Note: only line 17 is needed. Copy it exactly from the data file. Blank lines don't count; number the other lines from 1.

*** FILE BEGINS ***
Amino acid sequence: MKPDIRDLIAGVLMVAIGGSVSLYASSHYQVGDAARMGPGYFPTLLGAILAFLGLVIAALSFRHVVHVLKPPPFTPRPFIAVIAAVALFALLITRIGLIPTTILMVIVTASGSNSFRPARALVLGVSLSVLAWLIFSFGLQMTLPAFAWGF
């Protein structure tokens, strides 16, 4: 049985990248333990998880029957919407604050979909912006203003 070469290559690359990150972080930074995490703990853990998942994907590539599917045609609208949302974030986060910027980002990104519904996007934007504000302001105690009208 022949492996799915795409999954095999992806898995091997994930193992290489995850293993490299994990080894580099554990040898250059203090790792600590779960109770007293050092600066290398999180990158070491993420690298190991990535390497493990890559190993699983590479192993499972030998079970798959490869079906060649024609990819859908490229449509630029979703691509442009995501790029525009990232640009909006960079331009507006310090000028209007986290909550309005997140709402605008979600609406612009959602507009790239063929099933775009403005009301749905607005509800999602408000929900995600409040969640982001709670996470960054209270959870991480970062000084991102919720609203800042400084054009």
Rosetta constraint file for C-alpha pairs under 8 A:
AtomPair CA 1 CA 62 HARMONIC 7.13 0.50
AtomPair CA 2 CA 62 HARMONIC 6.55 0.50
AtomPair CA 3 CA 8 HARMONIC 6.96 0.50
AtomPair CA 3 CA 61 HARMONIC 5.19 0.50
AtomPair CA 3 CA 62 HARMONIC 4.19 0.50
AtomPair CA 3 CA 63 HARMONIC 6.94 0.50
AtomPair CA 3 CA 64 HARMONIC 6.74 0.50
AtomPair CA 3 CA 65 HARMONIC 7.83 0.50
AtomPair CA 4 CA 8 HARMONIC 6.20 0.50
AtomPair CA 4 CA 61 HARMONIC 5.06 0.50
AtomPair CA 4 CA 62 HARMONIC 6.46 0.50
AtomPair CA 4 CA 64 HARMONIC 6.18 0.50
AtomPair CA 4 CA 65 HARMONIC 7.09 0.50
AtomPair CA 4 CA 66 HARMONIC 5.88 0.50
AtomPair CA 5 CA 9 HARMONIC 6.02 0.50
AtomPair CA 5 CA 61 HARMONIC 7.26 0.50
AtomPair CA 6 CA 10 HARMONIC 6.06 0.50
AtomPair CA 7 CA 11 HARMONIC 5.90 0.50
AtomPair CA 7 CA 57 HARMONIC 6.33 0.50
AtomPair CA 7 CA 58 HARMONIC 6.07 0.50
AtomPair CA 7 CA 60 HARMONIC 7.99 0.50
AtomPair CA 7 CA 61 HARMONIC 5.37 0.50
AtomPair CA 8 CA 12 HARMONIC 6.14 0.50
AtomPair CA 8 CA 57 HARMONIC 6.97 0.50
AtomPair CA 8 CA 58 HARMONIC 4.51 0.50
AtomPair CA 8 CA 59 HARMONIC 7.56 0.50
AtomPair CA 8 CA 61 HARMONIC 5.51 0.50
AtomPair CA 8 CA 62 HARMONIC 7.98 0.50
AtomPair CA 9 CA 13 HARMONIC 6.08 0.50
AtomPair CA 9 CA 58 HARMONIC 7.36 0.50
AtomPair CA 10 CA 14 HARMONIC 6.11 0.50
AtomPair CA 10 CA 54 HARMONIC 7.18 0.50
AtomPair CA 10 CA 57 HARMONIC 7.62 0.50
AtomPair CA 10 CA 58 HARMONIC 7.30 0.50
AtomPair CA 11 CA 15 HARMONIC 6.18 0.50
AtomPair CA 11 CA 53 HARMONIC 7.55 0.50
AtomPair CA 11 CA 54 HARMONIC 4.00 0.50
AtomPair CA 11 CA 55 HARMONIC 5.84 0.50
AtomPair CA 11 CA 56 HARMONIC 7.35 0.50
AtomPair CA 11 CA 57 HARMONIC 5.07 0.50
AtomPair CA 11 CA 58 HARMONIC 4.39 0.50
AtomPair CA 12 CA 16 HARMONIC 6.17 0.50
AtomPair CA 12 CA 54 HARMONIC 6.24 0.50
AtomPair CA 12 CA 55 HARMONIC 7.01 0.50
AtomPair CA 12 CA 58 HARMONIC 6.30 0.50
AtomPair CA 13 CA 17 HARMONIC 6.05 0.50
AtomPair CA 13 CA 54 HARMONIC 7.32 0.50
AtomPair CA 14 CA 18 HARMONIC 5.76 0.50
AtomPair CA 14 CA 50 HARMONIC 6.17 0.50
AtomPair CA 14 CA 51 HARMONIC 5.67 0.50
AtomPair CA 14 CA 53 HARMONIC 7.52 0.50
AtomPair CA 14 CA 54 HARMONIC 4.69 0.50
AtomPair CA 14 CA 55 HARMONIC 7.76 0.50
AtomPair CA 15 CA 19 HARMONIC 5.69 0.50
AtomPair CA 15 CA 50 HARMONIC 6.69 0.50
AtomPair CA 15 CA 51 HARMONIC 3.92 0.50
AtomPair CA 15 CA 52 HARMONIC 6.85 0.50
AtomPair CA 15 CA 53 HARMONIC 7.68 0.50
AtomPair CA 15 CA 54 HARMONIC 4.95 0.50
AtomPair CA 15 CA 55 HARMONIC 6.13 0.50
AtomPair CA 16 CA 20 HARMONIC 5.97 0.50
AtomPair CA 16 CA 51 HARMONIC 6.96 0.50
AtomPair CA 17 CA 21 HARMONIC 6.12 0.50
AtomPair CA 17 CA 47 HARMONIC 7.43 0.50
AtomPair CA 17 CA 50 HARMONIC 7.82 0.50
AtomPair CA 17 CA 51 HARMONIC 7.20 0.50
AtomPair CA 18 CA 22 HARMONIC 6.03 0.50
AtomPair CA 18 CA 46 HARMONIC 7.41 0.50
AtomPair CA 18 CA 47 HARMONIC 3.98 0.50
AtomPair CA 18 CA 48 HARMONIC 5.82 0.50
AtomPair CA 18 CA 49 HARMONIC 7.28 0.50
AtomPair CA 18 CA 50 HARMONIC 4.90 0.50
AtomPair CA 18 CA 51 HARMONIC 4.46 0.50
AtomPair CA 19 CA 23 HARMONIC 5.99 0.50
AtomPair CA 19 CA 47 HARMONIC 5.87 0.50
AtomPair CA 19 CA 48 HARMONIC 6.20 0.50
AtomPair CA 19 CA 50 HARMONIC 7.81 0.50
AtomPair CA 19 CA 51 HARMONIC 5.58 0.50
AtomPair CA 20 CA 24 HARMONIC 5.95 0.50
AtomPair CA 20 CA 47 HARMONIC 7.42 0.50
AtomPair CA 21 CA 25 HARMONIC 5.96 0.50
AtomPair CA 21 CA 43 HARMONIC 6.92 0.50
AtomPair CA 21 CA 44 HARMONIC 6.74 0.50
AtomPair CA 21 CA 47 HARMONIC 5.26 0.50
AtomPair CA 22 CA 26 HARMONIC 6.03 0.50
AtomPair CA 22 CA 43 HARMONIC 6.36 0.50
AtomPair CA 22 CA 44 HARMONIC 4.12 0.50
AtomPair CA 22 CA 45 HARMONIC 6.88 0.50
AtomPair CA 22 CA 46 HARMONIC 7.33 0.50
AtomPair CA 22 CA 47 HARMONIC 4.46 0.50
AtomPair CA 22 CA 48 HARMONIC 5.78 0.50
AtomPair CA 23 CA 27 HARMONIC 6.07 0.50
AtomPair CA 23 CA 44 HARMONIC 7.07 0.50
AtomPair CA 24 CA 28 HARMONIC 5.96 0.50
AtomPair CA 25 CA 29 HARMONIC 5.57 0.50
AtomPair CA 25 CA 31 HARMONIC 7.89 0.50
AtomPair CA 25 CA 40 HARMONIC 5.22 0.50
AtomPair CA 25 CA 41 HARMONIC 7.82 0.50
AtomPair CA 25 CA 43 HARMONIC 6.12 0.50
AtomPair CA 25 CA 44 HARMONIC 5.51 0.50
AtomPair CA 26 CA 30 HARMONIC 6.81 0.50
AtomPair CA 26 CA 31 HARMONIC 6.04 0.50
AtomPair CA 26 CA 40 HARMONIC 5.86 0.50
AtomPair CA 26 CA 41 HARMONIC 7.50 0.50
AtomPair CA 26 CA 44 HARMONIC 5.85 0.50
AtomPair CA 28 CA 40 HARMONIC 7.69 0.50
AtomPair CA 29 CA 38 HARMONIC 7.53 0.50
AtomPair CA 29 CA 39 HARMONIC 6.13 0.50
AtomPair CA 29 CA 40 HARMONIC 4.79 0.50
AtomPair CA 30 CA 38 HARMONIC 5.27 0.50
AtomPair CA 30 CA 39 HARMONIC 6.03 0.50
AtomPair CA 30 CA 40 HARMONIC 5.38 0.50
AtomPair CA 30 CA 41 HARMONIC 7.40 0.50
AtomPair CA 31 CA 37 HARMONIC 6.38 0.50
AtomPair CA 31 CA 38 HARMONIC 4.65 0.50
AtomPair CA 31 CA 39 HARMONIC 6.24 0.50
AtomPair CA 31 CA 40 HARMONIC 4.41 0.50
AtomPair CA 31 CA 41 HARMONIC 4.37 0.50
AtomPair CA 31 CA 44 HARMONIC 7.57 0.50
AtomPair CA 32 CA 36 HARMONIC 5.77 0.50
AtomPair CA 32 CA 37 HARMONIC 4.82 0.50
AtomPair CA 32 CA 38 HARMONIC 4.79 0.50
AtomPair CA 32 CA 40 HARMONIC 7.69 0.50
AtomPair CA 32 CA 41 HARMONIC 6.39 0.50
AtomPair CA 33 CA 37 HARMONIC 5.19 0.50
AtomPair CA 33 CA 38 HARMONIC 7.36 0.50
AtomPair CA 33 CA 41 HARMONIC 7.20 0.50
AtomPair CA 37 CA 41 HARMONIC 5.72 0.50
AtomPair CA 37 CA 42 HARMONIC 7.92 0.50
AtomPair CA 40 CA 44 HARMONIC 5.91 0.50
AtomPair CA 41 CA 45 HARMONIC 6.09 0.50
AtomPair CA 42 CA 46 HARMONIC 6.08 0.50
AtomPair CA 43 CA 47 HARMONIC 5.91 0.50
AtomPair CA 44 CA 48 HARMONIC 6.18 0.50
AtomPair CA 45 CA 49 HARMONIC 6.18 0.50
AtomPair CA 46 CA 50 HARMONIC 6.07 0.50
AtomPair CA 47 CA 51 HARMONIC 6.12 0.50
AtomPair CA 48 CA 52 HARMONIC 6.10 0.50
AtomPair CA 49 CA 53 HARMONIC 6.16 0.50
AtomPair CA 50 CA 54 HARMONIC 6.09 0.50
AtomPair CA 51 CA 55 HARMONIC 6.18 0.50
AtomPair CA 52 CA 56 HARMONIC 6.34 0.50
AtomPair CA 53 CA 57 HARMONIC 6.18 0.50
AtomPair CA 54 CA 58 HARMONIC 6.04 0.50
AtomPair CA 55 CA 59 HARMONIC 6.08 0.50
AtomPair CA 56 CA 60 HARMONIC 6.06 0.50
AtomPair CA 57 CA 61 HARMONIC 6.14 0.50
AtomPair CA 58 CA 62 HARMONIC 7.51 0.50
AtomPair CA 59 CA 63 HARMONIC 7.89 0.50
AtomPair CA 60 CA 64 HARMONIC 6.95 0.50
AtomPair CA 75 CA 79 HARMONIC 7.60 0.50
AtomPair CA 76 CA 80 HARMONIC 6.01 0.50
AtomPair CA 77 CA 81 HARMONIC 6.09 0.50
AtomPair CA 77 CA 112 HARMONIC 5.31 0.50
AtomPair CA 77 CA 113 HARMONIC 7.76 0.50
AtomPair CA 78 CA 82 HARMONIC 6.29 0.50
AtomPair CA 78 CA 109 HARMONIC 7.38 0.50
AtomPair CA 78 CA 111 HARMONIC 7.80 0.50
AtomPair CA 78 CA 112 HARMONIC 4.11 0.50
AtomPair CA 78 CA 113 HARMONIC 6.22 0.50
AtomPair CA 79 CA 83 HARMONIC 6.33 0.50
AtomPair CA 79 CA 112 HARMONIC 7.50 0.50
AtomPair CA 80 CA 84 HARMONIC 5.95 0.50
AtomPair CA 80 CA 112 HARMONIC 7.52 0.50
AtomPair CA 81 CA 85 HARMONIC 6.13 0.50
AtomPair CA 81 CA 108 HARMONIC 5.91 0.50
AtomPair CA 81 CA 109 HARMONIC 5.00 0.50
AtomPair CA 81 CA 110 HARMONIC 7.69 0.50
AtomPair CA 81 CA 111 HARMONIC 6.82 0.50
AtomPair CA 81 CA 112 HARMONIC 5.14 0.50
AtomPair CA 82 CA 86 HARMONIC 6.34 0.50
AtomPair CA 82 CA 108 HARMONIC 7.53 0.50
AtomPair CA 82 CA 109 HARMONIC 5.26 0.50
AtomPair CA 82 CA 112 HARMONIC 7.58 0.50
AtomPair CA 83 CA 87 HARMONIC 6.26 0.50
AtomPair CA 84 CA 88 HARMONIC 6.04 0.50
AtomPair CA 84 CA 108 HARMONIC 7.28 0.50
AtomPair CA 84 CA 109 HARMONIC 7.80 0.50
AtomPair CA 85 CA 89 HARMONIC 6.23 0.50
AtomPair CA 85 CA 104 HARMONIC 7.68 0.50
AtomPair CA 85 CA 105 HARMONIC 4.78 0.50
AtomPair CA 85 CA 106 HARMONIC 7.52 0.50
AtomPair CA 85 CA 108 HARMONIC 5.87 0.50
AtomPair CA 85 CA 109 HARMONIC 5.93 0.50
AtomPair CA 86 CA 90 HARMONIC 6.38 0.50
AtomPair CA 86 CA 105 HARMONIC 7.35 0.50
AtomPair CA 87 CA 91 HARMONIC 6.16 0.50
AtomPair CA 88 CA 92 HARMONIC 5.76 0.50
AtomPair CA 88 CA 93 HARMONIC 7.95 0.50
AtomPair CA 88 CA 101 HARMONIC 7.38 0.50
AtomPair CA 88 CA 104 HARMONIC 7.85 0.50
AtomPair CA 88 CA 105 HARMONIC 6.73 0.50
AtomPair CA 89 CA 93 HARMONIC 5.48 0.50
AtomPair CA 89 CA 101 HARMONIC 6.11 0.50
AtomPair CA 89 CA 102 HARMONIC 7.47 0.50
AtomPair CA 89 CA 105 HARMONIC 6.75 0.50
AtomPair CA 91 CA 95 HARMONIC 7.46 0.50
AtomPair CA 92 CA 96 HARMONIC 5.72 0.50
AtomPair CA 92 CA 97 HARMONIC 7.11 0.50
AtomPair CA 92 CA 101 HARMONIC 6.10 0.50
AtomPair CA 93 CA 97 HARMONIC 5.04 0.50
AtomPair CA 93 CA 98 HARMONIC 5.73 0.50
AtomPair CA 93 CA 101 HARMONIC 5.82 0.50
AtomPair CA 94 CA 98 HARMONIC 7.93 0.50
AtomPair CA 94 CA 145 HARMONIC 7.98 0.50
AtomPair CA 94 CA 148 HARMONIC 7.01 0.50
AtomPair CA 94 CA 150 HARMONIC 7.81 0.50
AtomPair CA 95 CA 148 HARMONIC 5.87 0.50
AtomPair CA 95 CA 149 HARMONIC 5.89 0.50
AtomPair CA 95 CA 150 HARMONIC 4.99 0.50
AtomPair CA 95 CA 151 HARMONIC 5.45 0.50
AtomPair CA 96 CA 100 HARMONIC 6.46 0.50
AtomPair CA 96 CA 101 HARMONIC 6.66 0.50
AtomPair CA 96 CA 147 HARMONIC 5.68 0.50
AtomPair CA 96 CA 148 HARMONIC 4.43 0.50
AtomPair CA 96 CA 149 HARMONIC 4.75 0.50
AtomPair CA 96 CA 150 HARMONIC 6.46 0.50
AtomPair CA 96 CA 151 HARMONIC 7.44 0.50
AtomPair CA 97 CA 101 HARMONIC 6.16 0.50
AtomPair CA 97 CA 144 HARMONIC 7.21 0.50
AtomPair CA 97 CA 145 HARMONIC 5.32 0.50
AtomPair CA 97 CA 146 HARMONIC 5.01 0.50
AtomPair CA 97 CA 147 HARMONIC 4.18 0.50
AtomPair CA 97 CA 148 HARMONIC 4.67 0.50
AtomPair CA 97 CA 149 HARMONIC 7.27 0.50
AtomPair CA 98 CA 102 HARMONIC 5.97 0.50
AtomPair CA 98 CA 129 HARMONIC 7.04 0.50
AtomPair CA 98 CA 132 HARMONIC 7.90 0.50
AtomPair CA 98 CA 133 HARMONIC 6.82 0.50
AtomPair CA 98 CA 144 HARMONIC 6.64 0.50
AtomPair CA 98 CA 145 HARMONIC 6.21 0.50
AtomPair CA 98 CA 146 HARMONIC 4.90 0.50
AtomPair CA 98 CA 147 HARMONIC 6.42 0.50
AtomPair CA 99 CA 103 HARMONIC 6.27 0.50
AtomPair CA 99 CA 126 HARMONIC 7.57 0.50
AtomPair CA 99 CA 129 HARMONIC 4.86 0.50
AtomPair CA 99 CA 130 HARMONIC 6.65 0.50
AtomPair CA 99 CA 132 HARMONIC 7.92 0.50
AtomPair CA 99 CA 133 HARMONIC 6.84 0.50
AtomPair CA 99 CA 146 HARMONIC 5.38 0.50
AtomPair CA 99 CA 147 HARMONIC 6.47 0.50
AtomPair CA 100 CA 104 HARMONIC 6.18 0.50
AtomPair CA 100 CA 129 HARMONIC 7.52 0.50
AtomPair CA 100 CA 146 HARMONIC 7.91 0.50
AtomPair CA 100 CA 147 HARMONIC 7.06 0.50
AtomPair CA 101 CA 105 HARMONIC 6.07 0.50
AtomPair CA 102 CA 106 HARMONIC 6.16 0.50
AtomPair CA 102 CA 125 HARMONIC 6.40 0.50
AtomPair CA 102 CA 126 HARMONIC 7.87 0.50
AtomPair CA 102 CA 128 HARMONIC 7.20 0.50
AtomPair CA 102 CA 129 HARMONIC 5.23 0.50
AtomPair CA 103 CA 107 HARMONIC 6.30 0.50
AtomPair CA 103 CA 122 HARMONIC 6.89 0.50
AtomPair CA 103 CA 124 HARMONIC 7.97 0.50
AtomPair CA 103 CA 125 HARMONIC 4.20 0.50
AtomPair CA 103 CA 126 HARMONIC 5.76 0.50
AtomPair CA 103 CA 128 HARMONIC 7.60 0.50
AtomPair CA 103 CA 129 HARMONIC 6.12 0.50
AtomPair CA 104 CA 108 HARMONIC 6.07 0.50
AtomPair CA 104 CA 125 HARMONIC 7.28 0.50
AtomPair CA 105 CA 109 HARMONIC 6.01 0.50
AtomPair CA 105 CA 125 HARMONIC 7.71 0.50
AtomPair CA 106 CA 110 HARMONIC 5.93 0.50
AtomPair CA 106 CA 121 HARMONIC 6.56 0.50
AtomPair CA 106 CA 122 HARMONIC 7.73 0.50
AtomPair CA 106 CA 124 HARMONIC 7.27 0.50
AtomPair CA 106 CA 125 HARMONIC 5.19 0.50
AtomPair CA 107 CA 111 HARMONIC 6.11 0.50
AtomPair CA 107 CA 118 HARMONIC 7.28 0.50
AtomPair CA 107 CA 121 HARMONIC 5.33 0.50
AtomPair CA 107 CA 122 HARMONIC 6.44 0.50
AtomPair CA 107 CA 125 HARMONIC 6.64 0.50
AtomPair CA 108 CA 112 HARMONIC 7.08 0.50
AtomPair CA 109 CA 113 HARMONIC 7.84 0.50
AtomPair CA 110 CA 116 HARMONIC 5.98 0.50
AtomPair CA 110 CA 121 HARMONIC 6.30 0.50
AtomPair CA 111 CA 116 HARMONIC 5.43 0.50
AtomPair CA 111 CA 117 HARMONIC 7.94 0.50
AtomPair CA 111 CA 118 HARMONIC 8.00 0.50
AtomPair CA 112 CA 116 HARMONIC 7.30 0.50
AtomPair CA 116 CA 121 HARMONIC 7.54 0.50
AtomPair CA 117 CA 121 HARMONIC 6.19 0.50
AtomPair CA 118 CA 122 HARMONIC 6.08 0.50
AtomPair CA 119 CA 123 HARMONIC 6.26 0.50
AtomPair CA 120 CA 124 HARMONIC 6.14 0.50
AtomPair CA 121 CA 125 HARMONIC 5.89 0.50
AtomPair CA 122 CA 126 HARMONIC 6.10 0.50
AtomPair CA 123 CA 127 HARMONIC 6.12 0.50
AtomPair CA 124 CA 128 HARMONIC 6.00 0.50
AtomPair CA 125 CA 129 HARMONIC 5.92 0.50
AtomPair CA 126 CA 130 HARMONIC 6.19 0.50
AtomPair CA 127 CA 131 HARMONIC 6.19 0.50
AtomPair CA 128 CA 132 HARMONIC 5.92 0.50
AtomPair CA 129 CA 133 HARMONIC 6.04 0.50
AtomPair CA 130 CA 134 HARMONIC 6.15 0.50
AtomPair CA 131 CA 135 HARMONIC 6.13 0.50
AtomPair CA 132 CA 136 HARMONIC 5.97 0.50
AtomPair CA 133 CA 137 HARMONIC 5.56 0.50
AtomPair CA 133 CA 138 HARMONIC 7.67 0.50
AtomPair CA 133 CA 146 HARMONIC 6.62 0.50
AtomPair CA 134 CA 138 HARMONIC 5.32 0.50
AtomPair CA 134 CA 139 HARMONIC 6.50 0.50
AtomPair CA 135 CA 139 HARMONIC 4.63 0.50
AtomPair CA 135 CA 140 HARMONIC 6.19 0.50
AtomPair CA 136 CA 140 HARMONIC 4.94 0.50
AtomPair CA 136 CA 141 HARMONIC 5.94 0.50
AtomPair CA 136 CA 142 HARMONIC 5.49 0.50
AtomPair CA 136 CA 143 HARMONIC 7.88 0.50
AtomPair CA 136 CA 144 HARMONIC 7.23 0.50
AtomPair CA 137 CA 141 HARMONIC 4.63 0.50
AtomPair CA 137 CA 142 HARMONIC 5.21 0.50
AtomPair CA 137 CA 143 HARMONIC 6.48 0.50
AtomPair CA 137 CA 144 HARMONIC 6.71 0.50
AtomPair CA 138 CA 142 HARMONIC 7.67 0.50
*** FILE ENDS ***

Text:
AtomPair CA 4 CA 66 HARMONIC 5.88 0.50